TorgoX links to an article that actually claims the "mainstream media" does not lean strongly left.
It does. There is no reasonable denying of it. As "evidence" it cites the notion that "It's obvious, from the speed with which White House scandals drop from the radar, and the lack of outrage over clearly illegal executive policies, that the 'MSM' has been much, much softer on this president than the last, considering their respective performances."
Putting your begging-the-question fallacy at the end of your sentence doesn't make what precedes and depends on it any less fallacious. I'd argue the White House scandals dropped off the radar because they were almost entirely phony, and that time proved them to be such.
The fact is that no matter how you measure the bias of the mainstream media as a whole, if you do any attempt at an objective study, it comes out on the left.
The real problem, however, is that the liberal bias is relatively isignificant. Contrary to popular belief, reporters and editors are professionals and their personal political bias usually doesn't play a significant role in what stories they cover, or how they cover them.
The "mainstream media" problems are far deeper than mere political bias. The main one is simply the bias toward what sells. Going into war, who wants to hear anything negative about the military? OK, some of you reading this might, and most of you probably just want the "truth" (whatever that is), but most people want to "support the troops."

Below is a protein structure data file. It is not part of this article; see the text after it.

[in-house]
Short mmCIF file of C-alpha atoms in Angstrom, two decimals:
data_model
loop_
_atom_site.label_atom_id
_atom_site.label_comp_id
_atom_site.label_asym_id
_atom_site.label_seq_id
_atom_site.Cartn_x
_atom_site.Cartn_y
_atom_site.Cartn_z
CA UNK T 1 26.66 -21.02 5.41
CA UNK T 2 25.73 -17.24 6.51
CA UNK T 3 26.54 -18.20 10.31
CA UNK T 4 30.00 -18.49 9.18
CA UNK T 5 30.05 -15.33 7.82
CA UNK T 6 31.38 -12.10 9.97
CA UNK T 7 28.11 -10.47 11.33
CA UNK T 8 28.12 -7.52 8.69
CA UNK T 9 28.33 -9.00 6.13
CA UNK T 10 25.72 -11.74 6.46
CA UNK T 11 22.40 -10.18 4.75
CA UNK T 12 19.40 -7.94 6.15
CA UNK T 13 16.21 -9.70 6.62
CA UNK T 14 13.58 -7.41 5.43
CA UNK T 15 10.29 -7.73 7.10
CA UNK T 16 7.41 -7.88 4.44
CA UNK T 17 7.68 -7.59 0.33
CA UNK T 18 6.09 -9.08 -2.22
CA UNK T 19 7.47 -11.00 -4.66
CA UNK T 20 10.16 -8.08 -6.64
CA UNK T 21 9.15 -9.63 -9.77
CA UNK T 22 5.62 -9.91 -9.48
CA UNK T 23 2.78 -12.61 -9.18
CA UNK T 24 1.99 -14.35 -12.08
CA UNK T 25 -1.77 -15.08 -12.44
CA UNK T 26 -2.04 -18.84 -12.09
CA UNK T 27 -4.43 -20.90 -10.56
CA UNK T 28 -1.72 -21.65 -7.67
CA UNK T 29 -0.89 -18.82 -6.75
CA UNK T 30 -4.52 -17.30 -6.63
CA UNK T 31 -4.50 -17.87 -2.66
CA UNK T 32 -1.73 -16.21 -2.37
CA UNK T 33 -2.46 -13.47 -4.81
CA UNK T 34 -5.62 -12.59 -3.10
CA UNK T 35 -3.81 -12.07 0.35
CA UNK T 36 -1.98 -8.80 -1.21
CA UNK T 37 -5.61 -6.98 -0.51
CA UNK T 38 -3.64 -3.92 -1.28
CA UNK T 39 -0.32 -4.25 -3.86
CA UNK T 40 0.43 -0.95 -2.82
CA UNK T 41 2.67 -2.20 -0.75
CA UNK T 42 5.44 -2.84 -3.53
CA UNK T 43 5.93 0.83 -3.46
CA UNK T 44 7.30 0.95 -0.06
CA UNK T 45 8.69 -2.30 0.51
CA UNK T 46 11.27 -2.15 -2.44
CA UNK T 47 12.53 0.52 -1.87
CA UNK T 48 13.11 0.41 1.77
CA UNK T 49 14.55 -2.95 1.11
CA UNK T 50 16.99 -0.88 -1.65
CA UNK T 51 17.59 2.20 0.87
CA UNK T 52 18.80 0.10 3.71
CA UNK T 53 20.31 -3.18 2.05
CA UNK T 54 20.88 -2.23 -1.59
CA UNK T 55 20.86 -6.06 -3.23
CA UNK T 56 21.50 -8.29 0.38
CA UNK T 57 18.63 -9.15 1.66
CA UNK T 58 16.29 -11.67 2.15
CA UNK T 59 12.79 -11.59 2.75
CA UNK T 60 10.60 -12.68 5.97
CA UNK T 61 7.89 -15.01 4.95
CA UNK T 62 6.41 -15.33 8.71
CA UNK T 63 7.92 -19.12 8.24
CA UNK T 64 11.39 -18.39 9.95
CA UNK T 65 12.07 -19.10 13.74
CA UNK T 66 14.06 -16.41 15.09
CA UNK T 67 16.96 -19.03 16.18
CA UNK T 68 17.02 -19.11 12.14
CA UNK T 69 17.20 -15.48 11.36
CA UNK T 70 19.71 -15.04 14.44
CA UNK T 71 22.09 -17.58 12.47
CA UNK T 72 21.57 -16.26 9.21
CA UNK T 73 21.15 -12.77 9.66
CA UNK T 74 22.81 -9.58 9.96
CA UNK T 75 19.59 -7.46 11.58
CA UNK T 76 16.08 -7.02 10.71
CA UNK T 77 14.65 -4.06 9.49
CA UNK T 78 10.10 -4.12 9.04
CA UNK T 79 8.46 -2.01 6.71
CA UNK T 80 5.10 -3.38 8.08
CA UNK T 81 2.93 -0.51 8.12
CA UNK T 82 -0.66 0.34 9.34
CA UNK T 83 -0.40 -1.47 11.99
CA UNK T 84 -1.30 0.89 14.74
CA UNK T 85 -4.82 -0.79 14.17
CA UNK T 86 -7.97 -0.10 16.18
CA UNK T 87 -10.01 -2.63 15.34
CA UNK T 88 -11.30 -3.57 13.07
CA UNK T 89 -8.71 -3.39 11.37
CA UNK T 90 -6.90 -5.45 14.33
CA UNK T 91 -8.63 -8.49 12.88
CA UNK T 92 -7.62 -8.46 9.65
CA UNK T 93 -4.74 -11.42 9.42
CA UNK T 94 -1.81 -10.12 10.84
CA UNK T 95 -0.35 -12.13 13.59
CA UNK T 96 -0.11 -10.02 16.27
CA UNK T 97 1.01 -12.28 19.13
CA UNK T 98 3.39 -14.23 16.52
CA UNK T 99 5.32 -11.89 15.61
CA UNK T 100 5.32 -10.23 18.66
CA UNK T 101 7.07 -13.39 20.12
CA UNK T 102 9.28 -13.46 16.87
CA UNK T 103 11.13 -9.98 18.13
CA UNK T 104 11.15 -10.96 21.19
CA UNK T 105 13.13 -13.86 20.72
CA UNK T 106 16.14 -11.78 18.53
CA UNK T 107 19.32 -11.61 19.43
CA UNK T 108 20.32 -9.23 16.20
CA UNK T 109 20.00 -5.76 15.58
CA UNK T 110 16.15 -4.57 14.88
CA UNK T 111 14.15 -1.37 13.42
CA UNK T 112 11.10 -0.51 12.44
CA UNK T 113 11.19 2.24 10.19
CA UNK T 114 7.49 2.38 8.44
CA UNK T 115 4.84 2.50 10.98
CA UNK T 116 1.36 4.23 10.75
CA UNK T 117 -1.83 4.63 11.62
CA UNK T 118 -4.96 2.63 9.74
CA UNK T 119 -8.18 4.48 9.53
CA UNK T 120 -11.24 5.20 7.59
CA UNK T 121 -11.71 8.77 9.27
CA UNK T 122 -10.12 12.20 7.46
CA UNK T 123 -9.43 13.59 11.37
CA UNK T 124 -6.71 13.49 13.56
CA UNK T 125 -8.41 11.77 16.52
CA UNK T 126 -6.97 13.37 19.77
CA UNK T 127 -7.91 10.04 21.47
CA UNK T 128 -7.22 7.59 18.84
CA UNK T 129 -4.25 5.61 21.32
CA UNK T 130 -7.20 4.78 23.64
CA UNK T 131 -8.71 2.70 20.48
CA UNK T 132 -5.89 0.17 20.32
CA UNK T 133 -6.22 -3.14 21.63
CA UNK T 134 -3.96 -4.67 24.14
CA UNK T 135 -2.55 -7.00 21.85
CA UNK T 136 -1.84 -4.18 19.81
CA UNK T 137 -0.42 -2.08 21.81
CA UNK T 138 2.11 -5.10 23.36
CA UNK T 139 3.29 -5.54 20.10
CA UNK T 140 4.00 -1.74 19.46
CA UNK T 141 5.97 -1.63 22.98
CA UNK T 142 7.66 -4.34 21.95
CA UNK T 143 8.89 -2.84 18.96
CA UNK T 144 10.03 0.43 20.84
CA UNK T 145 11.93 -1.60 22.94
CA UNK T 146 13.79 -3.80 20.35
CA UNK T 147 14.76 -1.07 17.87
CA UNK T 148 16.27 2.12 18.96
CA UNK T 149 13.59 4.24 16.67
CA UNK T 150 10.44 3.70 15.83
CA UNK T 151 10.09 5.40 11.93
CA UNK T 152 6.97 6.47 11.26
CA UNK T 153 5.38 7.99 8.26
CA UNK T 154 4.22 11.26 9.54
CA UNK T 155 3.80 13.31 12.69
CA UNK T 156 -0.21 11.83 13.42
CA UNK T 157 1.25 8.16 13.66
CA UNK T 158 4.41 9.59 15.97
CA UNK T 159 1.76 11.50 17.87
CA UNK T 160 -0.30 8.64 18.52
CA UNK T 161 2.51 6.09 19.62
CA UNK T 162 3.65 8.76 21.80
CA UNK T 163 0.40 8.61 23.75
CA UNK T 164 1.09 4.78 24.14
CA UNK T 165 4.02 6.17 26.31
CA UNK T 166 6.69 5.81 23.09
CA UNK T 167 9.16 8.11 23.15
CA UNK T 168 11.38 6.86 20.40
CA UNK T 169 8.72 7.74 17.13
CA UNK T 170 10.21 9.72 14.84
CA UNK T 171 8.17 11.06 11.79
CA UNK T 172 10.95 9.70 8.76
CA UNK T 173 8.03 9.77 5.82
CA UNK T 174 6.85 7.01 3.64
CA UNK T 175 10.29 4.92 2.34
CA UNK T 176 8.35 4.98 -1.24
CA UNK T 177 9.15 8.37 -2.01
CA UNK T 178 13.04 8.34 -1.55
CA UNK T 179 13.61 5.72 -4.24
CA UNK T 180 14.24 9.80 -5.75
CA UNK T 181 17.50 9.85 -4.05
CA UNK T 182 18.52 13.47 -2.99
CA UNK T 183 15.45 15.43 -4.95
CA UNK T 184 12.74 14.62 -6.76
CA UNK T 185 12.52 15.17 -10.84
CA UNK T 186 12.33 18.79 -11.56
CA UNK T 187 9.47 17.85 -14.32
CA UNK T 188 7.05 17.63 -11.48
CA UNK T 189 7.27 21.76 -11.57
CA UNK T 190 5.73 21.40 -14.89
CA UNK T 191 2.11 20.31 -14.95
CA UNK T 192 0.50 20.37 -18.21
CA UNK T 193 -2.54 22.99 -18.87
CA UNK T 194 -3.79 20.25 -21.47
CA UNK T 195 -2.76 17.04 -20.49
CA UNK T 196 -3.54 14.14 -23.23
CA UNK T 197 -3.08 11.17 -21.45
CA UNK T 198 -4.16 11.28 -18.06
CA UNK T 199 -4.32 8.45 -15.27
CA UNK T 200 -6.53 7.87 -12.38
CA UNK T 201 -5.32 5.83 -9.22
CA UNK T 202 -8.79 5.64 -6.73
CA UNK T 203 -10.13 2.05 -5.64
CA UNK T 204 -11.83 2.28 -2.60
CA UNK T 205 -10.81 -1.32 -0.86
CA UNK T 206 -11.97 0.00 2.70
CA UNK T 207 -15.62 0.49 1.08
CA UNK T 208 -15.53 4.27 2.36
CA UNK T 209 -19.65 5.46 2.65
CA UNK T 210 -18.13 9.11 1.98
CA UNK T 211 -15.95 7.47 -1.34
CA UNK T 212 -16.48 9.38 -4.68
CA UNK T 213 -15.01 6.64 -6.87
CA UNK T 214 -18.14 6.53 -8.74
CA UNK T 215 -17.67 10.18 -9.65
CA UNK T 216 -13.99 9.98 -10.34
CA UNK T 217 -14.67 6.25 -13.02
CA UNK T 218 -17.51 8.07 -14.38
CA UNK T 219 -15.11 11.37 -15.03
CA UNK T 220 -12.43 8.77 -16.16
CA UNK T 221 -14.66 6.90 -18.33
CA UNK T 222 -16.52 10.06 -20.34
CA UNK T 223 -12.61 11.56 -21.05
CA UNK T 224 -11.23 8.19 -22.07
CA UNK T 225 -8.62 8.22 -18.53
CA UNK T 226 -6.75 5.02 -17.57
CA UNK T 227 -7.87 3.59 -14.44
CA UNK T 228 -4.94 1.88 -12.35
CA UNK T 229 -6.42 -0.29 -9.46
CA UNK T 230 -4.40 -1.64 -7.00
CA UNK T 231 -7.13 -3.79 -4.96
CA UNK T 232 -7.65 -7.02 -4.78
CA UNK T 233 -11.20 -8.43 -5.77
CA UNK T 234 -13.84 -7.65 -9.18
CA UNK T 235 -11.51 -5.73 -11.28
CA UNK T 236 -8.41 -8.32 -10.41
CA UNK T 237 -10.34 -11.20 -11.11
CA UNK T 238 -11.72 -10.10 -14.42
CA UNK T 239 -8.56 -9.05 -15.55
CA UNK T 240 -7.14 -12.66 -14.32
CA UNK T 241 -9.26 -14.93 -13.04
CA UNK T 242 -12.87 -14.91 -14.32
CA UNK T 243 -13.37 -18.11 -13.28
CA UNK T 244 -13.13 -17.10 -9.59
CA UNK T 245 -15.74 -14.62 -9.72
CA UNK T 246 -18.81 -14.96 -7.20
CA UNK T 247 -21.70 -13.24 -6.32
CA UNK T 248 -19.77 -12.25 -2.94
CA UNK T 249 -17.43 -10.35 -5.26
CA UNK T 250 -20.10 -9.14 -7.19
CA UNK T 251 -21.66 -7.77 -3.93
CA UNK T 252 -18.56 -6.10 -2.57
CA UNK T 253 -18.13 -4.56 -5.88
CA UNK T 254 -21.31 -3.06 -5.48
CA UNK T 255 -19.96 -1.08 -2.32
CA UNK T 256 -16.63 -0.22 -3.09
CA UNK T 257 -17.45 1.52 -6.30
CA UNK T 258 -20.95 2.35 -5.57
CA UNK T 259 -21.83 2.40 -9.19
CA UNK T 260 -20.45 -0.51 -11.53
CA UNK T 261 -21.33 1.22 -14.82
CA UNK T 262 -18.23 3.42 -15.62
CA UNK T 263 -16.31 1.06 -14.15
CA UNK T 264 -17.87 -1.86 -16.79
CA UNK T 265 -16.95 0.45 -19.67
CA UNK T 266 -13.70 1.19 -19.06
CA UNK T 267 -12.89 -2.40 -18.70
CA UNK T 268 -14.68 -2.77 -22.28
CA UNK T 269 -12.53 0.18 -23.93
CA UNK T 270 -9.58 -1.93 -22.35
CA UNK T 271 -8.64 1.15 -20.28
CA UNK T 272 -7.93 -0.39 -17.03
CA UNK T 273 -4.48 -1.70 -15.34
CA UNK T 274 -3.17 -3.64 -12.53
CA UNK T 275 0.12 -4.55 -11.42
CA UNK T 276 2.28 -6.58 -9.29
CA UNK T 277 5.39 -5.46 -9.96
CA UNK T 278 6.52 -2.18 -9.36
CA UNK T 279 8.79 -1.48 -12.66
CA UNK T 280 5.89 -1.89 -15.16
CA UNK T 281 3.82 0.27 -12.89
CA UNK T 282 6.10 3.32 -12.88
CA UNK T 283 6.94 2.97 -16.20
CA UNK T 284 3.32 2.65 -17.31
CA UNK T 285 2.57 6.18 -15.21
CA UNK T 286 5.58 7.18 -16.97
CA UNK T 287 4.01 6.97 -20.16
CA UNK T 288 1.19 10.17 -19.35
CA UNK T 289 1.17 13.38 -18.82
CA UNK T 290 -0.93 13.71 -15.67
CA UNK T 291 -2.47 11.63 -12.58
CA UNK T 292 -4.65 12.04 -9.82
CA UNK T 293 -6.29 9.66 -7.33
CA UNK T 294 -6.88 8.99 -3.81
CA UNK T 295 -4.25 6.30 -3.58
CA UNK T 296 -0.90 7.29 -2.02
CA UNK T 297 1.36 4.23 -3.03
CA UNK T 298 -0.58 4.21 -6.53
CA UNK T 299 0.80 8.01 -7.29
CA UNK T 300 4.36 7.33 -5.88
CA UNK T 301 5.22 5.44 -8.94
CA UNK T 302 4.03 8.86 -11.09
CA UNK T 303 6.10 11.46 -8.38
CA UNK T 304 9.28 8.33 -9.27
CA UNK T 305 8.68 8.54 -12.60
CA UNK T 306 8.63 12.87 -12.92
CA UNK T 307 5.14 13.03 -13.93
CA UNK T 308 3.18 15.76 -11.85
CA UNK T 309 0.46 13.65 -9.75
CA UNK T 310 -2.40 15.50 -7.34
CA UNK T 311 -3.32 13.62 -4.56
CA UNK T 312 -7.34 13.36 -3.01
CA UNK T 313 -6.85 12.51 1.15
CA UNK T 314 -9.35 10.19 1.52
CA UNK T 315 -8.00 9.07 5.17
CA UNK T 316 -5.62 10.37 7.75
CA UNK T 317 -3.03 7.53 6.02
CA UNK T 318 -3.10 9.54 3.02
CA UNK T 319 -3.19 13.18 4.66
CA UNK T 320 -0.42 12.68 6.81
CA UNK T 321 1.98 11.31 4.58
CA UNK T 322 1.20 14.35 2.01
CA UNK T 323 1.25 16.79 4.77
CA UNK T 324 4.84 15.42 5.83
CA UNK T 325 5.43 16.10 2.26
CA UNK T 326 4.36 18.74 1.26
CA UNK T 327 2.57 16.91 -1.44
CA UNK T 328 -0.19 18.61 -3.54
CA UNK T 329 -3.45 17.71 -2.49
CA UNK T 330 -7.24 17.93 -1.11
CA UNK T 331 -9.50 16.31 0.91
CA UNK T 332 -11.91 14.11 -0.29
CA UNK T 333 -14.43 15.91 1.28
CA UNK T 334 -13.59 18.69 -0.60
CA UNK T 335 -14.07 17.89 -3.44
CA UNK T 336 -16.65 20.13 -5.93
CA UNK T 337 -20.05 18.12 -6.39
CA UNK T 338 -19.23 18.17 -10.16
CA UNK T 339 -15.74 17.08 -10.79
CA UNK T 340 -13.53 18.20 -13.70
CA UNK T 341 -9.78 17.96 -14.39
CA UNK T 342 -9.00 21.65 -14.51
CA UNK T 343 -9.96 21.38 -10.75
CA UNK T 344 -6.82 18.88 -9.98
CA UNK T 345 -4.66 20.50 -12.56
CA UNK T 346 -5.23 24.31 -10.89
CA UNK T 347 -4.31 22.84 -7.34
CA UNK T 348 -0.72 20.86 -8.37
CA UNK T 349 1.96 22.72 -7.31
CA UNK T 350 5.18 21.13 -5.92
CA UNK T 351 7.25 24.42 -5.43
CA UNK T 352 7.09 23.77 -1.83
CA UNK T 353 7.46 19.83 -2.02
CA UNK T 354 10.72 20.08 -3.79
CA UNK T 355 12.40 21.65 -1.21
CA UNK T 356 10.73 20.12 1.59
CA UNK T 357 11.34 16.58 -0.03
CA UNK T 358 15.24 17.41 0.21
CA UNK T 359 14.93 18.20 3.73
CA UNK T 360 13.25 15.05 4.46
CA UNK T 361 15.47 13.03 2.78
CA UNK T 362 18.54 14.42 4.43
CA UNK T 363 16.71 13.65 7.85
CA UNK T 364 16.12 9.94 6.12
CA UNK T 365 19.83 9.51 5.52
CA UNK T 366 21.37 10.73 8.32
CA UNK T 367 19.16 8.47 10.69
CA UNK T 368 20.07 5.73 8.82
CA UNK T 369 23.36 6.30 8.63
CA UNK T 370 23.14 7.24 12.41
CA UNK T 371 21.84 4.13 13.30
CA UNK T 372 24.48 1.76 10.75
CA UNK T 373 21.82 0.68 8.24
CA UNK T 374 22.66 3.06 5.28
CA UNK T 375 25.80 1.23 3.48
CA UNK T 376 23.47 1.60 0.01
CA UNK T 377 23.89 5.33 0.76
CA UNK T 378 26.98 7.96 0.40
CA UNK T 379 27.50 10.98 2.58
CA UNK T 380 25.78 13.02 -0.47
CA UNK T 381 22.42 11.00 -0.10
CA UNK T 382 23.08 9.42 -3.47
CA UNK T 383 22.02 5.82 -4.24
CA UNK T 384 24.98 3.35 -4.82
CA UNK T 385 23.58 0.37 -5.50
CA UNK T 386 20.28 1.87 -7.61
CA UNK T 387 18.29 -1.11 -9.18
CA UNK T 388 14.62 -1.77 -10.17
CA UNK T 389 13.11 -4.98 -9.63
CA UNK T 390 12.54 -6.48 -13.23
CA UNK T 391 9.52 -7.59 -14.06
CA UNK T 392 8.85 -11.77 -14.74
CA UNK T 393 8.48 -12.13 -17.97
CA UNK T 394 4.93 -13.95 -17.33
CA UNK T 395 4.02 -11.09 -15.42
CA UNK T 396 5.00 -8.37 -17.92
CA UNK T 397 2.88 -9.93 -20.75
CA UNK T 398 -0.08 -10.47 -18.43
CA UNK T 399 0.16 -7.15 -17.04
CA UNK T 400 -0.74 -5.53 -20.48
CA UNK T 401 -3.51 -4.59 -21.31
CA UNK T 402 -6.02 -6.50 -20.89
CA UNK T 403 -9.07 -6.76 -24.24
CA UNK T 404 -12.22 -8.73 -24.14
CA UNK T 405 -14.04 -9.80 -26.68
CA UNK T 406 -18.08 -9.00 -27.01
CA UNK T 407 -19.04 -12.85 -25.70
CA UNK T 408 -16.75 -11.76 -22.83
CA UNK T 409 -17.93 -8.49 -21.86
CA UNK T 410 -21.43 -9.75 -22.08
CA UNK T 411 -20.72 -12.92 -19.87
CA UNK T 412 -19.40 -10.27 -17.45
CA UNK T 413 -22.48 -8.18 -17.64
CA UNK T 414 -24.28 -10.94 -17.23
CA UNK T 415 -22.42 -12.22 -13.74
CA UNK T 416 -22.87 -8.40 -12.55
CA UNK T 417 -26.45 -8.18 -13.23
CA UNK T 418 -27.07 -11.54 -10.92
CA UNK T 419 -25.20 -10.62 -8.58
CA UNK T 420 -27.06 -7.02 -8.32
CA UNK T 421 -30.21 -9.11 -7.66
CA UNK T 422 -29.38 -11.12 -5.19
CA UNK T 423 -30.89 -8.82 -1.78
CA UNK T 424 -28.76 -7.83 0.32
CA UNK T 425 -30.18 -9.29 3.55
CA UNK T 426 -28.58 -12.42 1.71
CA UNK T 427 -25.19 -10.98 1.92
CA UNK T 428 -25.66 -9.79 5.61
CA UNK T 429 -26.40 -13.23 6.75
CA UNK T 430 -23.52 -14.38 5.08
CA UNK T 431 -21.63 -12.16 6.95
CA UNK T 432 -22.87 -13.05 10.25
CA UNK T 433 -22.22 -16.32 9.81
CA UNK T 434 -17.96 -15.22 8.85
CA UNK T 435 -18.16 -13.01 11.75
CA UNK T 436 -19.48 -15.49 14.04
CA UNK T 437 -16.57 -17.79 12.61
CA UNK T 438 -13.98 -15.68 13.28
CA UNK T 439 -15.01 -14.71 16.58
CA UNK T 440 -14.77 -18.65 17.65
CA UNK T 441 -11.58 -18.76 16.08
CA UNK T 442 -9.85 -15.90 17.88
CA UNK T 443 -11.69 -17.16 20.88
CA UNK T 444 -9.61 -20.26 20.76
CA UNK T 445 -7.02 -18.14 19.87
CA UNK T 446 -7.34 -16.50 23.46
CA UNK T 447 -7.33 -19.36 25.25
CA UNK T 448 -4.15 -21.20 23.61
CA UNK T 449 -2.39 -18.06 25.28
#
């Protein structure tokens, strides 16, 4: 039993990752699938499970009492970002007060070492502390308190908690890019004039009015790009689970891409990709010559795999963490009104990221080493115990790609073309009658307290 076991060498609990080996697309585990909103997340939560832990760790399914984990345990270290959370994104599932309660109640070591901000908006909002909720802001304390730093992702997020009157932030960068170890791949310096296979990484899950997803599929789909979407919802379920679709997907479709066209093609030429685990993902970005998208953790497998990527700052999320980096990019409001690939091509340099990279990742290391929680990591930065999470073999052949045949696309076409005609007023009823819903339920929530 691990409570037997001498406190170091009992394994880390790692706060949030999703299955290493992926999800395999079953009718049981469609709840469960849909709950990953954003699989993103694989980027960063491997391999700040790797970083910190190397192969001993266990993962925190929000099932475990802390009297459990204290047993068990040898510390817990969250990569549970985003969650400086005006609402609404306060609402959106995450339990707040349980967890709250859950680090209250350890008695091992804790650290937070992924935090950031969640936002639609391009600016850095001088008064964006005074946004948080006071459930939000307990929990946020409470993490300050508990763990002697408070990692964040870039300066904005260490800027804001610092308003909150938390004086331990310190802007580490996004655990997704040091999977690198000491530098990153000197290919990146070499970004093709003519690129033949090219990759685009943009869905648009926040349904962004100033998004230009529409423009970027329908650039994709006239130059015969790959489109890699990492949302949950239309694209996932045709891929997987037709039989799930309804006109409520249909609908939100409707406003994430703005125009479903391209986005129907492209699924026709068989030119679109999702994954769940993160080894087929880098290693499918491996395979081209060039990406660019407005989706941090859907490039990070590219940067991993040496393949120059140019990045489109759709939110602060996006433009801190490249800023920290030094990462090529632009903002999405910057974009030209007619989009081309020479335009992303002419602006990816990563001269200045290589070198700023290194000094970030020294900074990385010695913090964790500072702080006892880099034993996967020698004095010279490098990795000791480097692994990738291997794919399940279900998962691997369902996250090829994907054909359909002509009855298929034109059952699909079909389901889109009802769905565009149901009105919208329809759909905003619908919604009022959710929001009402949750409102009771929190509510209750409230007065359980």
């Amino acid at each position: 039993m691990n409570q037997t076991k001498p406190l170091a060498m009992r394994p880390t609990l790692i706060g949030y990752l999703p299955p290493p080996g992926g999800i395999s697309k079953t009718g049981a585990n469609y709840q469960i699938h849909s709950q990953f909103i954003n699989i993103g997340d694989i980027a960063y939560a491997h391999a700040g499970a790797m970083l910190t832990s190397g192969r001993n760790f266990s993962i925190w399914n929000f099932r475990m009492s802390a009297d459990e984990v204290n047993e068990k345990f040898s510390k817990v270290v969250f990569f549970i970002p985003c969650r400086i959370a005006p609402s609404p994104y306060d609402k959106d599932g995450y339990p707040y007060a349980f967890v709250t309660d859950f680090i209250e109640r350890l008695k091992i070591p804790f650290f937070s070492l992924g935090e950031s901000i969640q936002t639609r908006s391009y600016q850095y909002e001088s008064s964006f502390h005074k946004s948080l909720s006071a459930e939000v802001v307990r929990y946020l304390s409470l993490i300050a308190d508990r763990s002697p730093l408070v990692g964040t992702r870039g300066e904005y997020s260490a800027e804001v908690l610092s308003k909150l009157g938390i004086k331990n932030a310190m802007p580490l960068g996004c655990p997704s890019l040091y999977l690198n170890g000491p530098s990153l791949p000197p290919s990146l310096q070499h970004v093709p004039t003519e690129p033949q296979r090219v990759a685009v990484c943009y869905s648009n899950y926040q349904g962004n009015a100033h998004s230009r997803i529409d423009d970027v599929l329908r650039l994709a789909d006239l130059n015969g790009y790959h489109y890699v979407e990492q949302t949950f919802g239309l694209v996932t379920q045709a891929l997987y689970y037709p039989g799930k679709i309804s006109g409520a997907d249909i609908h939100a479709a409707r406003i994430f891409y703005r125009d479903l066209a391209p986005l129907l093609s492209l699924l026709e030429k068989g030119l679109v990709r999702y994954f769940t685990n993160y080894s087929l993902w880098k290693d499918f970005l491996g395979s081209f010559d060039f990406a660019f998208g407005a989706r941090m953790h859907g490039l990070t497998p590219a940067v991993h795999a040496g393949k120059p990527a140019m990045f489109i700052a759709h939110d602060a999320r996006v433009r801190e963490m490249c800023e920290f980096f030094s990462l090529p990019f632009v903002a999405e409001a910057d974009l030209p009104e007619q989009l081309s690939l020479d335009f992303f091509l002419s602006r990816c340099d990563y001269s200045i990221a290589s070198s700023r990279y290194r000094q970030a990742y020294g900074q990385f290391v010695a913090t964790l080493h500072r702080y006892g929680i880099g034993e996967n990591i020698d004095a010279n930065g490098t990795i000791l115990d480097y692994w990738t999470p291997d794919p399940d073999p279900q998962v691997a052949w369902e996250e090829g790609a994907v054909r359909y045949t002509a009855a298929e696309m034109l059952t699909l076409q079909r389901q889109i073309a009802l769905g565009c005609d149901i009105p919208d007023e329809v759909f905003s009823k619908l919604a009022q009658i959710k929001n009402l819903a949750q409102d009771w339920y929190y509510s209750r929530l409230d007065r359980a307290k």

And so, that's what most of the coverage was. And this has not a jot to do with political bias on the part of the media, and everything to do with the fact that news is a business.
There are other biases too, of course. Reporters are crusaders, and will hop on any juicy or controversial story. This is why the press hopped all over every story that hinted "scandal" for Clinton and Bush. But almost all those stories go away when the press and people get bored, because they lack substance.
Anyway, all that said, the search for "balance" does run afoul, and often. But he overstates the case and puts blame on one side of the political fence, where it clearly does not belong. Witness his blindness:
But the real distinction in my eyes between the bias complaints from the right and from the left is in their very nature. Liberal complaints mainly focus on lies, distortions, and sins of omission, while conservatives complain about "balance." The left wants a press that insists on facts, while the right wants an even presentation of partisan versions of reality.